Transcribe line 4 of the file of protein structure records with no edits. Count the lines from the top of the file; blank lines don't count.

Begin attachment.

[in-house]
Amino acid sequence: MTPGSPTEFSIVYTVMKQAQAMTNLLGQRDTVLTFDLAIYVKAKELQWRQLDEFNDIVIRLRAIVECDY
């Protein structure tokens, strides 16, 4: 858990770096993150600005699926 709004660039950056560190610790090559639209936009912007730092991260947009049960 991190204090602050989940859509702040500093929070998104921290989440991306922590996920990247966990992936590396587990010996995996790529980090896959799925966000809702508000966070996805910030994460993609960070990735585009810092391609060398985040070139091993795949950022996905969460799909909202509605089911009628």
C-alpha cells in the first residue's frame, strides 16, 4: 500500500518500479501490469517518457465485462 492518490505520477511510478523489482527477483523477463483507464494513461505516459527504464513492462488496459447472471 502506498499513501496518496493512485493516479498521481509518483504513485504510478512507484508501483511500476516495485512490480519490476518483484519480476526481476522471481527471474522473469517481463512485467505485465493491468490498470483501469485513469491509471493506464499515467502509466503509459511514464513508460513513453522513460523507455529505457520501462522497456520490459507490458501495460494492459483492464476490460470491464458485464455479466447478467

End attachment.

C-alpha cells in the first residue's frame, strides 16, 4: 500500500518500479501490469517518457465485462 492518490505520477511510478523489482527477483523477463483507464494513461505516459527504464513492462488496459447472471 502506498499513501496518496493512485493516479498521481509518483504513485504510478512507484508501483511500476516495485512490480519490476518483484519480476526481476522471481527471474522473469517481463512485467505485465493491468490498470483501469485513469491509471493506464499515467502509466503509459511514464513508460513513453522513460523507455529505457520501462522497456520490459507490458501495460494492459483492464476490460470491464458485464455479466447478467